A draft strategic plan for the Manufacturing Advisory Council of Enterprise Florida, the state's economic development unit, calls for a push to end the sales tax on production and R&D equipment. The tax dissuades manufacturers from modernizing, council members say, and leads to the loss of high-paying jobs. Florida's average manufacturing wage is $39,000, 20% above the state's average wage, according to the Agency for Workforce Innovation.
"Time after time we're left standing at the altar. We need to be bigger than tourism. We need to be bigger than agriculture -- maybe not in dollars and cents but in perception," says lobbyist Nancy Stephens, executive director of the Florida Minerals and Chemistry Council.
The shopping list for the Enterprise Florida manufacturers group also includes cutting health insurance and workers' comp premiums and reducing liability, power rates and regulatory burdens. To that end, manufacturers were exhorted to meet with local newspaper editorial boards, build a stack of press clips, volunteer to speak on manufacturing's importance at civic clubs, donate to and volunteer on political campaigns and bus workers to a Tallahassee rally.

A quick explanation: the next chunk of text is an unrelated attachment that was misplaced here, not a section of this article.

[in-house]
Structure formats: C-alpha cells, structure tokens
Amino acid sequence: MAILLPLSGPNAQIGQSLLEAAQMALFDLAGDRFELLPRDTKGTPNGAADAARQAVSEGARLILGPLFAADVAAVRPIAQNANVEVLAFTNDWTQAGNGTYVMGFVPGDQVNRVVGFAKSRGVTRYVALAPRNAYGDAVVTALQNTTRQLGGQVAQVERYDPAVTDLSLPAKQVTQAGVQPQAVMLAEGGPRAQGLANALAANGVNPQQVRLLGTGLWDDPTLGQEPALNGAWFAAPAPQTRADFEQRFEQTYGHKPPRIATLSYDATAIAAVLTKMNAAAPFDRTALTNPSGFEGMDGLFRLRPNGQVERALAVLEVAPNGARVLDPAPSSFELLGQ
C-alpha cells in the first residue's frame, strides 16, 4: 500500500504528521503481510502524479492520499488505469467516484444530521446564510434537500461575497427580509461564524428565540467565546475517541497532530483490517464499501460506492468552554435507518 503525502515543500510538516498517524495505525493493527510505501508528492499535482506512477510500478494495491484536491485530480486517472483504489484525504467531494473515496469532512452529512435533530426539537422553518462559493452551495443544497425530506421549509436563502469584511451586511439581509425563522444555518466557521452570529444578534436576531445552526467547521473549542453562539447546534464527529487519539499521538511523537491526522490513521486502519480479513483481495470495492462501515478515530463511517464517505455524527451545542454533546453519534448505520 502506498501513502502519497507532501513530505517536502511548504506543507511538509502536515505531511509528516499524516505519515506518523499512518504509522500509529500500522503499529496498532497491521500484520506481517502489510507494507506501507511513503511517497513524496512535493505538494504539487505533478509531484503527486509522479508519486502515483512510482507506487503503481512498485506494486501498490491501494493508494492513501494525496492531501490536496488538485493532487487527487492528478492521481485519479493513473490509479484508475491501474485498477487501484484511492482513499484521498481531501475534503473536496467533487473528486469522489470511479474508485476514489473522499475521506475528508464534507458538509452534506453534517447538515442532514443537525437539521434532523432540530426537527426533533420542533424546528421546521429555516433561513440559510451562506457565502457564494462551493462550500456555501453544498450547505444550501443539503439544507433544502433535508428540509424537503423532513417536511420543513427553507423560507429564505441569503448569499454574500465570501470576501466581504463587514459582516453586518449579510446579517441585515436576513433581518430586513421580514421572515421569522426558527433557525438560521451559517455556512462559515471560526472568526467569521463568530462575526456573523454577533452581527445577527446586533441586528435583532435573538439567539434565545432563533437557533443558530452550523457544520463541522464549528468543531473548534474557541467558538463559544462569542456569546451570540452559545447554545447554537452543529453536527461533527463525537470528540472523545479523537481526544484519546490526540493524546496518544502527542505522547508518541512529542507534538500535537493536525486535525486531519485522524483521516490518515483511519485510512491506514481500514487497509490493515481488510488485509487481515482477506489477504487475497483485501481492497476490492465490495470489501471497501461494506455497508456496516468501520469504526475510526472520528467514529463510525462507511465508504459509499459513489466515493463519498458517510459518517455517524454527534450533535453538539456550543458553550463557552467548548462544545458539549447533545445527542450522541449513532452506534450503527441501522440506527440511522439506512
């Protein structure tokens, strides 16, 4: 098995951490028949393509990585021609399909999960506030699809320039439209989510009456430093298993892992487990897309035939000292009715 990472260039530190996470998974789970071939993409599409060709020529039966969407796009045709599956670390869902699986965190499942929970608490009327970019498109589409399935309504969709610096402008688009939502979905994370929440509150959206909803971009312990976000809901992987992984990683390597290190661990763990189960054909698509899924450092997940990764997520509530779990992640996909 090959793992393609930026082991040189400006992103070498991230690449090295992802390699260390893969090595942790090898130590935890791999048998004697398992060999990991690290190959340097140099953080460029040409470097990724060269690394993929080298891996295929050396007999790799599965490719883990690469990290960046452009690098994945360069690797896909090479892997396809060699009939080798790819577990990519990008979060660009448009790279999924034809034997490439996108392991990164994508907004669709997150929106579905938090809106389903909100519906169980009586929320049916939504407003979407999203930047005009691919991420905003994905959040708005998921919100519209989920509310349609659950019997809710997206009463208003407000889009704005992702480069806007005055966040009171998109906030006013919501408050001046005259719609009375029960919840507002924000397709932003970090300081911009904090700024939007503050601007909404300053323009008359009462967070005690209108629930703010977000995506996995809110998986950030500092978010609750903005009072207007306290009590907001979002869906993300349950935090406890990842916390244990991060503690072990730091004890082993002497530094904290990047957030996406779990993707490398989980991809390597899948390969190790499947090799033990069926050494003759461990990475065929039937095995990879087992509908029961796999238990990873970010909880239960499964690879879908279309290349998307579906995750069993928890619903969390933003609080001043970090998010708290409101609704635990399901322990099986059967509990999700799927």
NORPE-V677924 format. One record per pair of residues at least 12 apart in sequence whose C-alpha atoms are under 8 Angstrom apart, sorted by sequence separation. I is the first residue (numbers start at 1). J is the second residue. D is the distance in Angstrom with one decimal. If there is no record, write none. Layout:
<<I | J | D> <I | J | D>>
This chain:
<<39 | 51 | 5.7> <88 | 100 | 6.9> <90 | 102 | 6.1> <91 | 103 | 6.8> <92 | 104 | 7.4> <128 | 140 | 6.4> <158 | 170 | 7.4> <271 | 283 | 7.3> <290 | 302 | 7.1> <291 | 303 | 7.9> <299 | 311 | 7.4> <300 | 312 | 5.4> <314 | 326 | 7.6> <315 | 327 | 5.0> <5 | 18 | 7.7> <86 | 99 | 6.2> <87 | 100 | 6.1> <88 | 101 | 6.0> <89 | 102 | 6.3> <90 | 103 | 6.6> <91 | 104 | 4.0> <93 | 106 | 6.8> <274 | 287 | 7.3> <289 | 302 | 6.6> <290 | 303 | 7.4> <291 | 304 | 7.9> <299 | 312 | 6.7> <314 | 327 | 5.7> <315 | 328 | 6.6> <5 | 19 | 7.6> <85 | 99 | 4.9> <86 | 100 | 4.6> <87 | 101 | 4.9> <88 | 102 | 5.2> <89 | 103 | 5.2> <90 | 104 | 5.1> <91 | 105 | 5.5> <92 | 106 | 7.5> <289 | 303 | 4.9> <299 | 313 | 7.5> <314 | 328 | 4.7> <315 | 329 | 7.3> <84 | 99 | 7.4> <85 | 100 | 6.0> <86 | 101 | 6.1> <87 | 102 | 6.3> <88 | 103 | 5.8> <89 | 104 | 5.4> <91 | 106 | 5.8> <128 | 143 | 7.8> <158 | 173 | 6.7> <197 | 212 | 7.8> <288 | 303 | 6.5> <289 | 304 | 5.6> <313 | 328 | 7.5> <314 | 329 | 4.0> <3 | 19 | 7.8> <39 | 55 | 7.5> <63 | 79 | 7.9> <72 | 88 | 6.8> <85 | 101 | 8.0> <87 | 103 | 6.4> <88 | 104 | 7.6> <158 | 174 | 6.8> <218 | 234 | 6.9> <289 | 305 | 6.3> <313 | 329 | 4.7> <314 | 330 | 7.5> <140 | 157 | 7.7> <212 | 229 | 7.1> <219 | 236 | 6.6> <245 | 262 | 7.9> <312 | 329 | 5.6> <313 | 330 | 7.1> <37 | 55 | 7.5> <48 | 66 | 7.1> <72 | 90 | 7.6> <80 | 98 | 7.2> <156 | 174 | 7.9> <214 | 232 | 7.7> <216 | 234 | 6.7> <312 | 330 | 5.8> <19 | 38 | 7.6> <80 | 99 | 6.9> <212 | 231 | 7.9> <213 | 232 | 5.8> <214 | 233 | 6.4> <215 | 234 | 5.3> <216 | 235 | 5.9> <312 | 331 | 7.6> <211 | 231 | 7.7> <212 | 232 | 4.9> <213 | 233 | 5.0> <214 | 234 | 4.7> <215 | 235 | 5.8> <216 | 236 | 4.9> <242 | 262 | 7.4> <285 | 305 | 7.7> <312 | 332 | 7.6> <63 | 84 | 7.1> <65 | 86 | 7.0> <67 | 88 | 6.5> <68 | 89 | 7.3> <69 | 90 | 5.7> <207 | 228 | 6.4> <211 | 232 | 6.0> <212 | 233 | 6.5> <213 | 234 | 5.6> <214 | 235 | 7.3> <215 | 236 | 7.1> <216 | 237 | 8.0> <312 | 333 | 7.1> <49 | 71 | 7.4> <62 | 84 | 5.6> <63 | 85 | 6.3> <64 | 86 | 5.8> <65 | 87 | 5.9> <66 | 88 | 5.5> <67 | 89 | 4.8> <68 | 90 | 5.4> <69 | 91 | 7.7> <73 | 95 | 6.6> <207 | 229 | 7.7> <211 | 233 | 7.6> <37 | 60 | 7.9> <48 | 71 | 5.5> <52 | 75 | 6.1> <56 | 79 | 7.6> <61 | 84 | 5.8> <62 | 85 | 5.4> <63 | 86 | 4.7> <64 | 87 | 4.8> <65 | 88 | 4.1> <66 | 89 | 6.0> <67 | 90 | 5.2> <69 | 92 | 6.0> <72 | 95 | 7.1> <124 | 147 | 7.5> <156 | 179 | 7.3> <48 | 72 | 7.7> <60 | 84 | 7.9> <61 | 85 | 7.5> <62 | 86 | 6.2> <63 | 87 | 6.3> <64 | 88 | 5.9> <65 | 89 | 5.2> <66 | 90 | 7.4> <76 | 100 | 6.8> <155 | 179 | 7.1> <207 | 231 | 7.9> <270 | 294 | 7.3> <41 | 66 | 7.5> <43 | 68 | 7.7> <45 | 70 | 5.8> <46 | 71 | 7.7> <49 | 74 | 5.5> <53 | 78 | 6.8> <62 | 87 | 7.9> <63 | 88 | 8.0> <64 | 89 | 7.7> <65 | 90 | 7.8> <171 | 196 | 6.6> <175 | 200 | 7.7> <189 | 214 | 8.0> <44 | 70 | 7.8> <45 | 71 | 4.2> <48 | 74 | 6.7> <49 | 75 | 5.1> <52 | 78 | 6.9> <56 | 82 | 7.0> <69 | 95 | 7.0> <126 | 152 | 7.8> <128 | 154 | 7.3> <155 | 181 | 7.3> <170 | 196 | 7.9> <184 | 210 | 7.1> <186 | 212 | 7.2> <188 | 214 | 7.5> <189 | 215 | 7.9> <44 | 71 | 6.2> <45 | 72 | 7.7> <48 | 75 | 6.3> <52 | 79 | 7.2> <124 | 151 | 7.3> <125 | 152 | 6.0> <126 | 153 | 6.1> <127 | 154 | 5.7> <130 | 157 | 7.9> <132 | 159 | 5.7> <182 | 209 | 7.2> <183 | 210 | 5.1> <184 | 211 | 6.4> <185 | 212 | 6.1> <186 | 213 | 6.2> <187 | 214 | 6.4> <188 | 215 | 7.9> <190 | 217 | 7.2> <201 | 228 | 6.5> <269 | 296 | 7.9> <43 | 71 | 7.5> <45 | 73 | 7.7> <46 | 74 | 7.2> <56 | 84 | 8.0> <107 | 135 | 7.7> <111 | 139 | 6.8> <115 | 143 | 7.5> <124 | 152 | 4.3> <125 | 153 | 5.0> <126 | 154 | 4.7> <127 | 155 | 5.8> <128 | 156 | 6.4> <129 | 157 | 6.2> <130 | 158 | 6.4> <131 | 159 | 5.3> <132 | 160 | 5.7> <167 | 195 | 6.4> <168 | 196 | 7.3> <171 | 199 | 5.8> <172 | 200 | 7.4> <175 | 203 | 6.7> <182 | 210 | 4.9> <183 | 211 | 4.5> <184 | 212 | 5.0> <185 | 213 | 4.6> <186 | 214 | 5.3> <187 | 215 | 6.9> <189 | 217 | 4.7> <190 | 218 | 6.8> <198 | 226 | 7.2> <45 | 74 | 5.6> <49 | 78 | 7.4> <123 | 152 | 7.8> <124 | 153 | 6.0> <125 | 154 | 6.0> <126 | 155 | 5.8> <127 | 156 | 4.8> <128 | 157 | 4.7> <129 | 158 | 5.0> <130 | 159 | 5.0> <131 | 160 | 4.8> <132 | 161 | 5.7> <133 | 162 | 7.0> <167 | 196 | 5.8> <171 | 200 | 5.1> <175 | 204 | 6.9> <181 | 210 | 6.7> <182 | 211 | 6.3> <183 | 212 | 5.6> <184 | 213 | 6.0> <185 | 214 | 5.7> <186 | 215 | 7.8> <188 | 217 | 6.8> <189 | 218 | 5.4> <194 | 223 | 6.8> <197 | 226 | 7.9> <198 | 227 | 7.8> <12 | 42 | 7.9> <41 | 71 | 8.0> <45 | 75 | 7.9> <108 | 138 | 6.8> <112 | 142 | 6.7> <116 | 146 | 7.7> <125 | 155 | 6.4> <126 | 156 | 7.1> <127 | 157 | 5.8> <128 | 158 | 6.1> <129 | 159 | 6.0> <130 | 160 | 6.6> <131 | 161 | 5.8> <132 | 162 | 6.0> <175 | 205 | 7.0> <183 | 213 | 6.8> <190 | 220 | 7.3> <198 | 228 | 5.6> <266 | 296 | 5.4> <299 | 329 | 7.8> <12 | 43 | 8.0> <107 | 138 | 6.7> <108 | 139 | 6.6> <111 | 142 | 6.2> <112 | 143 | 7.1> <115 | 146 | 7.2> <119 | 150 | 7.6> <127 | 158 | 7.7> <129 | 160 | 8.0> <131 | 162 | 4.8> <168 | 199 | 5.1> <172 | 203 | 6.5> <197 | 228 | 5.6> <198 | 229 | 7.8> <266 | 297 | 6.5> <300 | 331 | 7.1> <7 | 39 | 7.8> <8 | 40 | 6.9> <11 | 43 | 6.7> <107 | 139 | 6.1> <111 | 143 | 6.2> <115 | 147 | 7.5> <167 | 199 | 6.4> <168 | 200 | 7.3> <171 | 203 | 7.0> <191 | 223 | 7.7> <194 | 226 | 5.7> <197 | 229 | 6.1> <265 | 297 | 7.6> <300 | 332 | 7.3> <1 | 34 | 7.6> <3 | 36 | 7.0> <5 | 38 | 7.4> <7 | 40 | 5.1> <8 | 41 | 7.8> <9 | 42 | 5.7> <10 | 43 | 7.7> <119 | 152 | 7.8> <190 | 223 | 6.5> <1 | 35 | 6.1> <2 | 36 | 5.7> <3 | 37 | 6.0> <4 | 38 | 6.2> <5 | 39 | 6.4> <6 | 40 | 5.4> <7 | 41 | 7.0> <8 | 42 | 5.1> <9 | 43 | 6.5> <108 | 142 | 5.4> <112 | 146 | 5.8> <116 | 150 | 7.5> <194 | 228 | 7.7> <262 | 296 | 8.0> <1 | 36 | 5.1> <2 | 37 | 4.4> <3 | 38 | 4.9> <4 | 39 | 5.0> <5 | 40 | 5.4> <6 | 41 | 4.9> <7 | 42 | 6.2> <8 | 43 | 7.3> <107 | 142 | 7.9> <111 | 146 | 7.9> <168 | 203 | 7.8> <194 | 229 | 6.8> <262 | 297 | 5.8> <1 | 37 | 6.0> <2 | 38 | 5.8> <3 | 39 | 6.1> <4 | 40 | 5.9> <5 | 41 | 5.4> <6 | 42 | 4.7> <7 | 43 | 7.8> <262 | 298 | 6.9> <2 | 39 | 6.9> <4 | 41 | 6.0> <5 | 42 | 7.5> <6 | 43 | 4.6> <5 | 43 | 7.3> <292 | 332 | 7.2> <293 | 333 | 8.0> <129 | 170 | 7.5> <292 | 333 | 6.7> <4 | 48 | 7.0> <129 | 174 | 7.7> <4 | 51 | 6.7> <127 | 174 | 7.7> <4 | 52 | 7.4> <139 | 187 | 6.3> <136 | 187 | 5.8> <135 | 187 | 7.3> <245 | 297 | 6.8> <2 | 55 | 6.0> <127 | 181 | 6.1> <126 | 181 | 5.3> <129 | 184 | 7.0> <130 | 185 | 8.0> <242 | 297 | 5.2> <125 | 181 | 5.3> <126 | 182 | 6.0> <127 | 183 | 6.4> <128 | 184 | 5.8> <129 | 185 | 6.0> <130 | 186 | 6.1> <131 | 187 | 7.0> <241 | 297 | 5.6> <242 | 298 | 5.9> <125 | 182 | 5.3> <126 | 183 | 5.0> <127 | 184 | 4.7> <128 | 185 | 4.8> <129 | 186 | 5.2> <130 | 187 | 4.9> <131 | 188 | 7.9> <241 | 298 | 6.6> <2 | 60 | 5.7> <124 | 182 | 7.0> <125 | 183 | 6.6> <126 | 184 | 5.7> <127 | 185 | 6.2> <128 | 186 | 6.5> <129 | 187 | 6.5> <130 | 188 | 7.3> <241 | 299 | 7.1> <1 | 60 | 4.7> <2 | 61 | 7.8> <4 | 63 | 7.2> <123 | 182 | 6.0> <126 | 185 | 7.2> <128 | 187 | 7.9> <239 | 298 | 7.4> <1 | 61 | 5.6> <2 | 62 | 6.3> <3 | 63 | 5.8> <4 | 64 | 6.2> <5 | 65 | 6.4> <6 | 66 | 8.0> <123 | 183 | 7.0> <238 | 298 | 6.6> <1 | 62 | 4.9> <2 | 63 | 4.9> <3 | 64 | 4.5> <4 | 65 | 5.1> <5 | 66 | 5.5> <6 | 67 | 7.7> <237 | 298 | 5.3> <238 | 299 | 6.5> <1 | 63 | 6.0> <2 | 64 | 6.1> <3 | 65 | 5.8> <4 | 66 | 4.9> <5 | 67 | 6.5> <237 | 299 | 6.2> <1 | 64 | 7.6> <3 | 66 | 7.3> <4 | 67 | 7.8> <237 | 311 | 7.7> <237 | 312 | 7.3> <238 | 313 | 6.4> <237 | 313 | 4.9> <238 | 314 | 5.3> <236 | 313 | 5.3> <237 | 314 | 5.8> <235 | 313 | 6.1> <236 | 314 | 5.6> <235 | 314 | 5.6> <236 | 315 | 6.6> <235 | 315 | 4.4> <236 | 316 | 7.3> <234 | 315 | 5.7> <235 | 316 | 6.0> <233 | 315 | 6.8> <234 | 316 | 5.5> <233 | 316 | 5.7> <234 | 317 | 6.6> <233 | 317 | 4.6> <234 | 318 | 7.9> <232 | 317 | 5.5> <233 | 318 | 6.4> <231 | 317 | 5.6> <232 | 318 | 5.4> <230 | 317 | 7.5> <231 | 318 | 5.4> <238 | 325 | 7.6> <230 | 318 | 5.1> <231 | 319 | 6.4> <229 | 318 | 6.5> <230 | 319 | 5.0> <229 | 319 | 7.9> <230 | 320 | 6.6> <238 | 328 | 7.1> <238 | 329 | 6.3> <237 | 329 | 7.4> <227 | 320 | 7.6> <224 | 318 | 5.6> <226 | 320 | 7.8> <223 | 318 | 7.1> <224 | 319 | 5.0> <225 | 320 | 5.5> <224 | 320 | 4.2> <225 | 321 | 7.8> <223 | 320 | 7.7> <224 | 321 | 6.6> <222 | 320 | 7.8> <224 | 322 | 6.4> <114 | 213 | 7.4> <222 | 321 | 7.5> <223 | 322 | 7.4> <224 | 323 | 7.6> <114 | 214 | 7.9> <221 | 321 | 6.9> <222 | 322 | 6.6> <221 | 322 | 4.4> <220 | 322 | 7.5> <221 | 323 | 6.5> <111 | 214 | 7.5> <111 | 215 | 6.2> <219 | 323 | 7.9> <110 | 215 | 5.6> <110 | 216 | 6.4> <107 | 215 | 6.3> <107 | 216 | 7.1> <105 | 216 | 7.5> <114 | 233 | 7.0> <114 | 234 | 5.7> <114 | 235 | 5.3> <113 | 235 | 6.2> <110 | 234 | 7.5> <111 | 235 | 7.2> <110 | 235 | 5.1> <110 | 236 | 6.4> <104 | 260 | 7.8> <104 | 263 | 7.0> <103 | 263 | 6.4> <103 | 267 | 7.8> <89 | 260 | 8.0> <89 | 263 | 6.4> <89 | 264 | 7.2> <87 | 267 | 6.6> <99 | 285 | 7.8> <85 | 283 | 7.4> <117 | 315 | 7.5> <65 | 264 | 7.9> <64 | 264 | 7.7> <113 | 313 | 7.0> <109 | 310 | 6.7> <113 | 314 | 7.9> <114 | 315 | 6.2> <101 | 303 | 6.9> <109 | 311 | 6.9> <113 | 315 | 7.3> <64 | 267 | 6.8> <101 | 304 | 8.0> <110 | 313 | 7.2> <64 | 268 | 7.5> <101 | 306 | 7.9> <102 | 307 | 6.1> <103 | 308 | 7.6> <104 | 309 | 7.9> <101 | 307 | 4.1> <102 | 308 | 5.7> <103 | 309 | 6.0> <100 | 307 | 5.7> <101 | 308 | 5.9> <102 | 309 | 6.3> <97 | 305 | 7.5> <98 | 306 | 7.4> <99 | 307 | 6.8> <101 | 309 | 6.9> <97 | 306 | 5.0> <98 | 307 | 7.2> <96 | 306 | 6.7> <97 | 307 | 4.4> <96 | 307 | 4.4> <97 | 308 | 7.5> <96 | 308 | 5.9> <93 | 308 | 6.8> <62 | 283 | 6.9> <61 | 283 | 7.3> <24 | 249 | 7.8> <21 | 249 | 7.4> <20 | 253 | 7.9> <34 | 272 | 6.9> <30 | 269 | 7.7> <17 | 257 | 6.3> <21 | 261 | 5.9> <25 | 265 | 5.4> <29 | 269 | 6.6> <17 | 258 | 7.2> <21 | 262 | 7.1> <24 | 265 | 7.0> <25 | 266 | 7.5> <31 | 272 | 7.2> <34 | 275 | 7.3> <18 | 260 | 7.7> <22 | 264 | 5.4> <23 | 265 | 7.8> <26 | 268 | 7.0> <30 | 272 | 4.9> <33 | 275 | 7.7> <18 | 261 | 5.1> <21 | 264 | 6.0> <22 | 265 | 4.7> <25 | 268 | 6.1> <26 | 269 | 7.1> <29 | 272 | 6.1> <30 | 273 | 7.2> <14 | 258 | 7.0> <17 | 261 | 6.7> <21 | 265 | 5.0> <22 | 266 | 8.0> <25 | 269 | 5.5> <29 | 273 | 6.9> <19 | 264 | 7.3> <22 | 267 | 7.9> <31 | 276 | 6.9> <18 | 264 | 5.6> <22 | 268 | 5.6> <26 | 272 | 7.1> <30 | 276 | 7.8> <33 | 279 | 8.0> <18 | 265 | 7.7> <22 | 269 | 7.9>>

At the Orlando meeting, manufacturers received some good news. The state this year is devoting more federal money to a workplace training program whose primary users are manufacturers. The state set aside $1.5 million specifically to train manufacturing employees, in addition to $3 million for its Incumbent Worker Training program, which has trained 23,000 manufacturing workers in the last three years. Shaffer cites finding qualified workers as his paramount problem in Florida.
As he readied to leave for New York, Shaffer had high hopes the show would lead to his shoes being carried by some of the 700 high-end menswear retailers who would attend. His shoes now are in four "test" stores in Oregon, Texas and Florida. Customers have their feet scanned; a computer back in Pompano matches them to the right shoe, which is then made to order.
Shaffer needs more retailers and expects to broaden Otabo's line to casual wear and women's shoes. "We intend to grow to be very substantial," he says.
Eventually, Shaffer plans to employ more than 1,000. "It's custom fit. No one offers that at the prices we are," he adds. "I know it will be successful."